A traumatic brain injury (or TBI) is not uncommon in older adults and is frequently caused by a fall or following a car accident. TBIs are the result of a traumatic injury or blow to the head or body, and the amount of damage depends on both the nature of the injury and the force of impact.
During traumatic brain injury recovery, older adults may experience a variety of symptoms – some that impact an individual temporarily, while other symptoms may be longer lasting and result in long-term complications. Symptoms can appear immediately following a traumatic event, or can take days or even weeks to appear. If an older loved one has recently fallen or been in a car accident, it’s important that he or she is seen by a doctor in order to assess whether or not a brain injury has occurred, and if so, to determine the severity of the injury.
Treatment for TBIs is directly related to the severity of the injury. Mild concussions or TBIs usually require no treatment beyond rest and over-the-counter pain relievers for headaches. Doctors will typically advise older adults with mild TBIs to rest and to limit physical and cognitive activities. This includes limiting screen time, exposure to bright lights and loud noises, and refraining from activities that would cause the head or neck to jostle around.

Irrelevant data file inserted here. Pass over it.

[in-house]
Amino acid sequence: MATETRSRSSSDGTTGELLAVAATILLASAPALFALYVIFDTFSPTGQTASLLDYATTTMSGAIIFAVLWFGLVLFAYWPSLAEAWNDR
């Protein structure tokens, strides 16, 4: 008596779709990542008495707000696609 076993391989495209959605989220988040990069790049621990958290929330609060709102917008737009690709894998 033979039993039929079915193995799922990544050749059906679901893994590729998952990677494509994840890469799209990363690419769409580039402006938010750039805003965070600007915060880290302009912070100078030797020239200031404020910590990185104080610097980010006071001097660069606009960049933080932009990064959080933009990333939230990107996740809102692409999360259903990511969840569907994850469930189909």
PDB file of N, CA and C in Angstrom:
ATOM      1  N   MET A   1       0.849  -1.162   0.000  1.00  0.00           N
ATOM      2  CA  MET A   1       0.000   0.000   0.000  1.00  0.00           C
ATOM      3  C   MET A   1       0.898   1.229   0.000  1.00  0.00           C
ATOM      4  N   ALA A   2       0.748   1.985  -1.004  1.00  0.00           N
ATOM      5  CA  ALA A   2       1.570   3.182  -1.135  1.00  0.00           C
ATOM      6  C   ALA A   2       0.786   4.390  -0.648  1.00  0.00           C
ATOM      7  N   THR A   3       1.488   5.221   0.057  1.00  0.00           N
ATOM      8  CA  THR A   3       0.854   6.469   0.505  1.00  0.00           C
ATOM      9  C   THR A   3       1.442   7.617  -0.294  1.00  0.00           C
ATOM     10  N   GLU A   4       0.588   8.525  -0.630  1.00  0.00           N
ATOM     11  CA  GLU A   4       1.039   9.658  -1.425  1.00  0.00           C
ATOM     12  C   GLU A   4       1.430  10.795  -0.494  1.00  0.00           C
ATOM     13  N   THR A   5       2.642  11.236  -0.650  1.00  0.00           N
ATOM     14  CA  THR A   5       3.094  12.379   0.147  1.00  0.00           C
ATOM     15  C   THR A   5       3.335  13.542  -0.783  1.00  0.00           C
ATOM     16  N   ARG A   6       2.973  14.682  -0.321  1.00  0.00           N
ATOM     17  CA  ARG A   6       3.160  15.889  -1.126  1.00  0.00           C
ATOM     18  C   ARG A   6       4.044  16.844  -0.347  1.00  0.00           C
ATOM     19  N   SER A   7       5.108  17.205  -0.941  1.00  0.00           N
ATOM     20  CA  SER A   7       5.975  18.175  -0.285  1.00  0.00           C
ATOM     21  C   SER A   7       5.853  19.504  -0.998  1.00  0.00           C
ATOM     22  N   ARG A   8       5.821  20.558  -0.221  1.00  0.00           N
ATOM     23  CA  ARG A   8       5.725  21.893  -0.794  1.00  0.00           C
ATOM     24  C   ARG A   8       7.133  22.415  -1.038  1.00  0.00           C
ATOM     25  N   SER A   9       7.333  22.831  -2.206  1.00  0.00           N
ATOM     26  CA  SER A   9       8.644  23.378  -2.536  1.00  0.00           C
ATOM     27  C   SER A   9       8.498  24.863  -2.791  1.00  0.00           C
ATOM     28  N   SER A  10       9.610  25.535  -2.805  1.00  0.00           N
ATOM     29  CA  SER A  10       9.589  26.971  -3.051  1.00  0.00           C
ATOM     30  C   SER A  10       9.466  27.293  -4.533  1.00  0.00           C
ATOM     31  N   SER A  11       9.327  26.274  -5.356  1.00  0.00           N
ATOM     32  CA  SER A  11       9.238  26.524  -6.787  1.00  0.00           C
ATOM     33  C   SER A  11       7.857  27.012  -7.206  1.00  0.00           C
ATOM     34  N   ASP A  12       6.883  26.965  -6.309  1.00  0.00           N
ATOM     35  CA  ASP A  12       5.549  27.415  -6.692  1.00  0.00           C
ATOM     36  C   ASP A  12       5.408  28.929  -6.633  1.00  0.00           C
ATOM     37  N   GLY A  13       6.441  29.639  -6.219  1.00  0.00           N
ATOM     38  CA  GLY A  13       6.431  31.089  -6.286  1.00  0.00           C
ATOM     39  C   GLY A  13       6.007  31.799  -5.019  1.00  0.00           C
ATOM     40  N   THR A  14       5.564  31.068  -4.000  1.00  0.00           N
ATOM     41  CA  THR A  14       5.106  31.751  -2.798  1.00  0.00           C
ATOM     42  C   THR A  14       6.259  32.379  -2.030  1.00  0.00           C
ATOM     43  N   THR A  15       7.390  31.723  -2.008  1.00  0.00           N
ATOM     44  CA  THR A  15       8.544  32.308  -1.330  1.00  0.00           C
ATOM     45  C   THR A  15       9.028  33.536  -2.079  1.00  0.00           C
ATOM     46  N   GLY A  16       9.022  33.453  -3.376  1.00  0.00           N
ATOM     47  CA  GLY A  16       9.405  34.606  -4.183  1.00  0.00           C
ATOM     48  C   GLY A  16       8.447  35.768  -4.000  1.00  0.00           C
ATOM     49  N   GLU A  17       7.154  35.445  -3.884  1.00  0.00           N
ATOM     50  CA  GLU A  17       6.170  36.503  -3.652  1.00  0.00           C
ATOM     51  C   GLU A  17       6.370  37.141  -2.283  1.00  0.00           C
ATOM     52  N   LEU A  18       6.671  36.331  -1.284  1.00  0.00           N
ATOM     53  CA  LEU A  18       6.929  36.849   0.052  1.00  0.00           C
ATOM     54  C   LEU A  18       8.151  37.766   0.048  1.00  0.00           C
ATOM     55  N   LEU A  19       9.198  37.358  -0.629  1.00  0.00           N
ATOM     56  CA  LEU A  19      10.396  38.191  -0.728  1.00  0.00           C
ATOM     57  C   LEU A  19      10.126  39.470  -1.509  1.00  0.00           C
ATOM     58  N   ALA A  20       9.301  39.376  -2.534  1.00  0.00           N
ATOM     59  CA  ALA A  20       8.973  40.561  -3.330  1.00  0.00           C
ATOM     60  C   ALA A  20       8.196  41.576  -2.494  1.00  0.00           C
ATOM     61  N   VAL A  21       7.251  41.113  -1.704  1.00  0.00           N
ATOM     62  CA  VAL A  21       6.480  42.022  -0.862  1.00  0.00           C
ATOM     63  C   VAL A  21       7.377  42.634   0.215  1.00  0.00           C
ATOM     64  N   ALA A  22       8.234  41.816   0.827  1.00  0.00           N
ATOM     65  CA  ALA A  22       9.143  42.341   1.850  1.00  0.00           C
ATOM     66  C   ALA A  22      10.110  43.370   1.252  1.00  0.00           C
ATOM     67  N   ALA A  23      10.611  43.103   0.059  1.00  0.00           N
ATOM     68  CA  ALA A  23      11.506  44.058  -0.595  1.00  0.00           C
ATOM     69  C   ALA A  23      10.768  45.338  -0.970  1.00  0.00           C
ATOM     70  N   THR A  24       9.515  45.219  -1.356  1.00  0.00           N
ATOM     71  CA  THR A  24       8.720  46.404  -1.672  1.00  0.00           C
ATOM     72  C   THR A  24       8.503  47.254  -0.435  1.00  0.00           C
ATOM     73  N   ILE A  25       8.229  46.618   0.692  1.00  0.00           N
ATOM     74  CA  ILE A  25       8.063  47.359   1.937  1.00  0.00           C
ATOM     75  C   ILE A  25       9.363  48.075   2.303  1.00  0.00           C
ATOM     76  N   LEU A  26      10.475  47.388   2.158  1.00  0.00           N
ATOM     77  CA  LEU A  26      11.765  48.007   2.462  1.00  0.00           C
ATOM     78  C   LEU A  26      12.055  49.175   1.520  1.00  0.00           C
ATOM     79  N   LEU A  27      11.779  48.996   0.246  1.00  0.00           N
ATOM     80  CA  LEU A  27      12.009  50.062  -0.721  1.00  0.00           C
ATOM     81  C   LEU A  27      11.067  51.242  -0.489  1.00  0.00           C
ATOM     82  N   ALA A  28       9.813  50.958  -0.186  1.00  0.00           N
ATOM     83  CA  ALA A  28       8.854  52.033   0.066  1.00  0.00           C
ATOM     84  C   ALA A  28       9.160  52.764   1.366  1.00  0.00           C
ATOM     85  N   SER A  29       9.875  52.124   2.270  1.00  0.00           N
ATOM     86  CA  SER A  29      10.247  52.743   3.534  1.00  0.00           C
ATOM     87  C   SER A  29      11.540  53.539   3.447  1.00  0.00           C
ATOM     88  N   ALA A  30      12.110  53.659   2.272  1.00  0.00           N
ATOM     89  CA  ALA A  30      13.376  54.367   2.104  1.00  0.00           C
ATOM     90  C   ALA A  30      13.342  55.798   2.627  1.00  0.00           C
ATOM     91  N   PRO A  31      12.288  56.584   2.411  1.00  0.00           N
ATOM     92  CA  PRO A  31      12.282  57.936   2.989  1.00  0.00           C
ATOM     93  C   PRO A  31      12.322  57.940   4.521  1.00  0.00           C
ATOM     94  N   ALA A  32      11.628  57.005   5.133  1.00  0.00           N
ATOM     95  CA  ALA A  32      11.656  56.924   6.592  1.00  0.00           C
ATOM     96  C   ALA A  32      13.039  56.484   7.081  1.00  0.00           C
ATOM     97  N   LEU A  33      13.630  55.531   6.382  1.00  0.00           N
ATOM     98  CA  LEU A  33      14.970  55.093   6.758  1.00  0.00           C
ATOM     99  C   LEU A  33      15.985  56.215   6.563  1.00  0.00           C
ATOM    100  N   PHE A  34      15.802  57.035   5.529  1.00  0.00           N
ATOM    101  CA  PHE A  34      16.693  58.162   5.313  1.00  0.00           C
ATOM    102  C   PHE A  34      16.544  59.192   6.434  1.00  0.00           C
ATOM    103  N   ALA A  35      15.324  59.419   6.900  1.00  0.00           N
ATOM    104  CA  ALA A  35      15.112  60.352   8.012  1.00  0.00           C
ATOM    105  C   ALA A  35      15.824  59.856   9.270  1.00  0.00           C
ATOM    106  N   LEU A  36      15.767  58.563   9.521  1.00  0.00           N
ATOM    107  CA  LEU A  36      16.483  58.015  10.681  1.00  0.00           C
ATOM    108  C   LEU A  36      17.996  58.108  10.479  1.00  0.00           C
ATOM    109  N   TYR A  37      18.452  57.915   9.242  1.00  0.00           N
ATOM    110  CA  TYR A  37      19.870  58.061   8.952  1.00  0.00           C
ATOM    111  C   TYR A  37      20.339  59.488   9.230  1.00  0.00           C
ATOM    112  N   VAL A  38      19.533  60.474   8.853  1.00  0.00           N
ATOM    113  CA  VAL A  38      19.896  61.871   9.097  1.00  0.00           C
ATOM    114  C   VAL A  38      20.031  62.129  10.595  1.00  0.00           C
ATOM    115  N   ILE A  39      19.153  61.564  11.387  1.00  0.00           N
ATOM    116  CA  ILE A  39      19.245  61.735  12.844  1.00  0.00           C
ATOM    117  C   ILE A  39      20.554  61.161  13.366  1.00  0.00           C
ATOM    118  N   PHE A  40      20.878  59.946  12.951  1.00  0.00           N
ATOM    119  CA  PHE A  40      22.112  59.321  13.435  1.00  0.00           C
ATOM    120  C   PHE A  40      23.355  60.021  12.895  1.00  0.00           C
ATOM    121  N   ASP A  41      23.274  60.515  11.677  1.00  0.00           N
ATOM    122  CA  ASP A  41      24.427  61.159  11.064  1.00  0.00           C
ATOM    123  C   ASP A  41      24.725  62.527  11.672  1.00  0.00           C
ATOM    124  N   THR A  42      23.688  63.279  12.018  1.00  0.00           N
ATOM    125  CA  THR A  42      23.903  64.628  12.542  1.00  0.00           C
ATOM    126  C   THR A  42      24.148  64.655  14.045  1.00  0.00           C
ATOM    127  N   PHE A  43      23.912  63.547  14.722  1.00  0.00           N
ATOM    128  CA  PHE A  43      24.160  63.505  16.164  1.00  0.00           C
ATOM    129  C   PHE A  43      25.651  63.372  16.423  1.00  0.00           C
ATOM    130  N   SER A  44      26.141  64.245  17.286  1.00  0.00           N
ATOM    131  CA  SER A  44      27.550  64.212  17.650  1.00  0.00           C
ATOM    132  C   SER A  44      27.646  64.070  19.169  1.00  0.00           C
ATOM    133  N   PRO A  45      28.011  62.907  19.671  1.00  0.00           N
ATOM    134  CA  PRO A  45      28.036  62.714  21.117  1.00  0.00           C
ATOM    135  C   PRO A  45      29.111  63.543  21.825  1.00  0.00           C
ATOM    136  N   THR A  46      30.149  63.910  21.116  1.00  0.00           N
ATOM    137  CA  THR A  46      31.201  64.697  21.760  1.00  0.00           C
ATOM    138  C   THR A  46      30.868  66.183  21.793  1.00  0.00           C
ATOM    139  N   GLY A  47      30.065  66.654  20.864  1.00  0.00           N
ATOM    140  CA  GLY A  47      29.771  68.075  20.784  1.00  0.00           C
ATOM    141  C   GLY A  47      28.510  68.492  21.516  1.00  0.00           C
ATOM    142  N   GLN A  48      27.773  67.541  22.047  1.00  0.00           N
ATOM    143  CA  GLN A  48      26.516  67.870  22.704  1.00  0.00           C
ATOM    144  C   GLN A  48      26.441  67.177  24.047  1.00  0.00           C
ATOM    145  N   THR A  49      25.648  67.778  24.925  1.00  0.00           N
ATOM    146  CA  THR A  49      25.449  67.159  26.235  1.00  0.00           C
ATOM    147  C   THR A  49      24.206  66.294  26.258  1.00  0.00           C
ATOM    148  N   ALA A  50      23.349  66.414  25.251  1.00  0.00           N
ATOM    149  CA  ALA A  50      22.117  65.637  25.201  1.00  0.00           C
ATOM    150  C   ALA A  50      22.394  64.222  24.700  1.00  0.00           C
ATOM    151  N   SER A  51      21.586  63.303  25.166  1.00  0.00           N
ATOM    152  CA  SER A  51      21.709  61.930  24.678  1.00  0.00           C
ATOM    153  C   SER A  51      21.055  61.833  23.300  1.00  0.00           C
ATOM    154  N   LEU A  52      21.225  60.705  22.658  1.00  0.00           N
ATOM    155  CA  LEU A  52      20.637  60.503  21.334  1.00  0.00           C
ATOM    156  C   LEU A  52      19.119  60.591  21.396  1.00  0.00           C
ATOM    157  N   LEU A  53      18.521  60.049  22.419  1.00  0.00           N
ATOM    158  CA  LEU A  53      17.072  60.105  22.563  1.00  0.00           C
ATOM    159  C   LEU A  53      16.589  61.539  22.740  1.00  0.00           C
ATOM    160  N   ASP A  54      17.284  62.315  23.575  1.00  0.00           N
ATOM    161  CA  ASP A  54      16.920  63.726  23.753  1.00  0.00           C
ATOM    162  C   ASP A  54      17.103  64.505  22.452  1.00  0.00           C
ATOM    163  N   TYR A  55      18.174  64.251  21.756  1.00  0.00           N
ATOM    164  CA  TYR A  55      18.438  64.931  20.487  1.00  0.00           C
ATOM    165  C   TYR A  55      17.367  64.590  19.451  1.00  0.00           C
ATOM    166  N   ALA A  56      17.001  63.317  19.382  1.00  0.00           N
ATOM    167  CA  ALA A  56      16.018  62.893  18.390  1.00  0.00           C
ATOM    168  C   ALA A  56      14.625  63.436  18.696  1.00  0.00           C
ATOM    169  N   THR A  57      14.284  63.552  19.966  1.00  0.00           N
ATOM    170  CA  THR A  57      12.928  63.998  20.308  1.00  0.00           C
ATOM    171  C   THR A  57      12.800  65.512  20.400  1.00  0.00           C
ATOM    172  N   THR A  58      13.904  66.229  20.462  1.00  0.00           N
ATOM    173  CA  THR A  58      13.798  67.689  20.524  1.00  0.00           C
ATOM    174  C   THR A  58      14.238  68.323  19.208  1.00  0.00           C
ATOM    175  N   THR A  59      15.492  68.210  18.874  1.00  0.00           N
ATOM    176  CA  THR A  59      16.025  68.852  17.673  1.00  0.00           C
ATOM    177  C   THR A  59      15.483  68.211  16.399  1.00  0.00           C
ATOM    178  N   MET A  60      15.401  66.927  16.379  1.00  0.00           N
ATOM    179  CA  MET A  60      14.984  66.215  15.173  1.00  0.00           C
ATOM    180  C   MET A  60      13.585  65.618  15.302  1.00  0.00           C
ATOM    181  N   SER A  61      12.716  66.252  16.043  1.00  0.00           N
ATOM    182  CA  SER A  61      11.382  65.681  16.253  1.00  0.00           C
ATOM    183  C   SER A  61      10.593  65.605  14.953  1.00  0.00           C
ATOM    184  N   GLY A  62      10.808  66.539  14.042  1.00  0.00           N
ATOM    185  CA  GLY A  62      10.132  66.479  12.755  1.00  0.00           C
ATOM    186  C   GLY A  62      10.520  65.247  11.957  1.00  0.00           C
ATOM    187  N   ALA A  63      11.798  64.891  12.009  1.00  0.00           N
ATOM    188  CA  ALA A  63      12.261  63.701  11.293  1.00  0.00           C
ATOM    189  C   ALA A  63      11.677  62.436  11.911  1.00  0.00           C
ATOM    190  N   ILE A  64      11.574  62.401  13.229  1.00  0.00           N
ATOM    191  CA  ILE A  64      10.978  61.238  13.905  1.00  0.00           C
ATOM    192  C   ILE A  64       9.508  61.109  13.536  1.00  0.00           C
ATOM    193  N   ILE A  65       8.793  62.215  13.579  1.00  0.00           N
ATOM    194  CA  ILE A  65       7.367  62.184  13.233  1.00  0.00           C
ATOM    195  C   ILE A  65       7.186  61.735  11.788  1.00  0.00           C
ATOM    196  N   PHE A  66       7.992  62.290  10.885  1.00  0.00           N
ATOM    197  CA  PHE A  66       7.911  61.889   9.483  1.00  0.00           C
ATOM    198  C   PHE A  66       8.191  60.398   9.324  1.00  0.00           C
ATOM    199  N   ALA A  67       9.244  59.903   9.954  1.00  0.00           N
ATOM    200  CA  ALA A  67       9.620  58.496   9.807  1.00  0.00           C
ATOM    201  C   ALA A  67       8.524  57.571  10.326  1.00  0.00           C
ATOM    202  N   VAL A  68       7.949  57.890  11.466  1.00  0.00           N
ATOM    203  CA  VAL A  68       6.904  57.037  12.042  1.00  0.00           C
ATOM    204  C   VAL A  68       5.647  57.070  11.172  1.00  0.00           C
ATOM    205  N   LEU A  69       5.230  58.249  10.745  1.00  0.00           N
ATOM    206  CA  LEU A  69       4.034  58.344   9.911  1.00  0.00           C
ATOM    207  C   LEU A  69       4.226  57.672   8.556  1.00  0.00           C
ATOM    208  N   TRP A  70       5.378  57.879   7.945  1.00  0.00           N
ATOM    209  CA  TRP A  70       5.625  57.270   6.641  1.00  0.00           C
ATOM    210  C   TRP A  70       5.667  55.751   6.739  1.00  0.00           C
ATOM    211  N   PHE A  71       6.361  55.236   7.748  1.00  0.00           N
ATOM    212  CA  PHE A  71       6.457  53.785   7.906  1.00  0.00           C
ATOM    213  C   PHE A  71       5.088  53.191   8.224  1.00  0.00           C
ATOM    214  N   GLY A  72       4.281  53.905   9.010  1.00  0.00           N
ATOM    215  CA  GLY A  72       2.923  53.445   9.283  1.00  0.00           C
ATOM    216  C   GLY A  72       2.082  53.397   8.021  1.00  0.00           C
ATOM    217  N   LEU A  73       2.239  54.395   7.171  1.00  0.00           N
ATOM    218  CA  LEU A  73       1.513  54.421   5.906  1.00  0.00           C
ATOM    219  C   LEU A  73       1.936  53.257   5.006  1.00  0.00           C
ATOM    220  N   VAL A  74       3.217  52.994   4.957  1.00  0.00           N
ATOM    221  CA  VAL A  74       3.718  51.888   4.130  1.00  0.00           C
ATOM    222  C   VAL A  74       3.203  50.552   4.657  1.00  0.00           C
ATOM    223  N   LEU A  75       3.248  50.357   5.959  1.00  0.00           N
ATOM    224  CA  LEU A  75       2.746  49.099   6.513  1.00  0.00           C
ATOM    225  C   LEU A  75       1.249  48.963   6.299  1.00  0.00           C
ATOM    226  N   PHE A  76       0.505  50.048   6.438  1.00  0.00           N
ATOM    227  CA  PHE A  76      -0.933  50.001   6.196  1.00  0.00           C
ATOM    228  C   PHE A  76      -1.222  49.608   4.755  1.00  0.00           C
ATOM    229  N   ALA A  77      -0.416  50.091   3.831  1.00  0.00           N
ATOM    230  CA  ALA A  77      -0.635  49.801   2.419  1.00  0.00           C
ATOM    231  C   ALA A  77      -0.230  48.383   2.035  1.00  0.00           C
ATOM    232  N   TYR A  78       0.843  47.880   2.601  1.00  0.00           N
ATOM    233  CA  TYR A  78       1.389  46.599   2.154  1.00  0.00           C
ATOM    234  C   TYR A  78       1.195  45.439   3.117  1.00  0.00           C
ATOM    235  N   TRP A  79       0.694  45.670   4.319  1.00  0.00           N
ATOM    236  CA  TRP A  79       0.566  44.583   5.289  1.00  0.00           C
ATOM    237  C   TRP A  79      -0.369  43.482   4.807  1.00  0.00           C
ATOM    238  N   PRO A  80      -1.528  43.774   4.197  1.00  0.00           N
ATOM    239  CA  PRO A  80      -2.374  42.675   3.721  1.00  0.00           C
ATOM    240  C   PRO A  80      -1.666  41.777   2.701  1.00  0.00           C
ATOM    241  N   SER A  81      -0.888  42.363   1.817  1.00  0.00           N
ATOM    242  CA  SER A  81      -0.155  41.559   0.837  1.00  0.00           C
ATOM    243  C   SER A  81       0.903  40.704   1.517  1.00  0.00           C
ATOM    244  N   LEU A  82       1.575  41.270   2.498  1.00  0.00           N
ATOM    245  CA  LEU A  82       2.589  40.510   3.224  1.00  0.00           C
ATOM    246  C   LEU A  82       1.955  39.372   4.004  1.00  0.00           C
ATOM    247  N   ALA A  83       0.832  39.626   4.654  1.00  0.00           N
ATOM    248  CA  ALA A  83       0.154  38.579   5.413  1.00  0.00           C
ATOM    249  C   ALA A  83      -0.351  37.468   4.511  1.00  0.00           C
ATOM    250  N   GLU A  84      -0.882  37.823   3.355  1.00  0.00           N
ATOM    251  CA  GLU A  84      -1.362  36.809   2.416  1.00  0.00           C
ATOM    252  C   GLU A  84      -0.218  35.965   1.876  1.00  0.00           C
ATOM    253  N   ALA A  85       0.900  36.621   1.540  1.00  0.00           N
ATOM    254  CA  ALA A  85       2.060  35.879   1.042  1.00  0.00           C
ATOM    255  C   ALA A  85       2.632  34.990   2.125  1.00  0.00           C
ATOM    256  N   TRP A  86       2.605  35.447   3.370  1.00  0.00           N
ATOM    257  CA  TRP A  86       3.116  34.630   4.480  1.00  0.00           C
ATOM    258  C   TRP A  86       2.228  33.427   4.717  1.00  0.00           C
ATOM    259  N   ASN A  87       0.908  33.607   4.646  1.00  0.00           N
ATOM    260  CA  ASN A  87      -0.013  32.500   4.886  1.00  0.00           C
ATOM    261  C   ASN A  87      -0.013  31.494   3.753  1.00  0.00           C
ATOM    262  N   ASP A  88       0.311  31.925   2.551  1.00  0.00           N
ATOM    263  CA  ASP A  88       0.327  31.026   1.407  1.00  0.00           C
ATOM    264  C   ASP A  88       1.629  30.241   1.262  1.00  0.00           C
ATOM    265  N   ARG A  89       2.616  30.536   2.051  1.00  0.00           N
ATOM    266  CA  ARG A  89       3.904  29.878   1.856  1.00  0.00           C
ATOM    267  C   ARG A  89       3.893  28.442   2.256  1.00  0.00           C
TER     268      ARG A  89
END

Older adults with moderate to severe TBIs may require surgery, prescription medications, and working with rehabilitation specialists on either an in-patient or out-patient basis. Severe TBIs may require that an older adult relearn basic skills, such as talking, walking or eating. For recovery from a severe TBI, individuals may work with a team of healthcare professionals such as physical and occupational therapists, speech and language therapists, psychologists, and more. Together, the team works to help improve the older adult’s abilities and restore as much independence as possible.
TBIs can impact an older adult’s abilities to perform everyday activities such as dressing and preparing meals, as well as communication and interpersonal relationships, making recovery emotionally and physically trying. Because of this, it’s important to have the support of family members and friends to help the individual by implementing the following approaches:
In addition, a knowledgeable caregiver, like those from Visiting Care Giving Services, can help older adults with traumatic brain injury recovery in a variety of way such as:
For additional information on in-home care from Visiting Care Giving Services, a knowledgeable and dependable Chesterfield senior advocate, reach out to us today at (636) 493-9058 in Missouri and at (618) 366-9058 in Illinois to schedule an in-home consultation. For a full list of all of the communities where we provide care, please visit our Service Area page.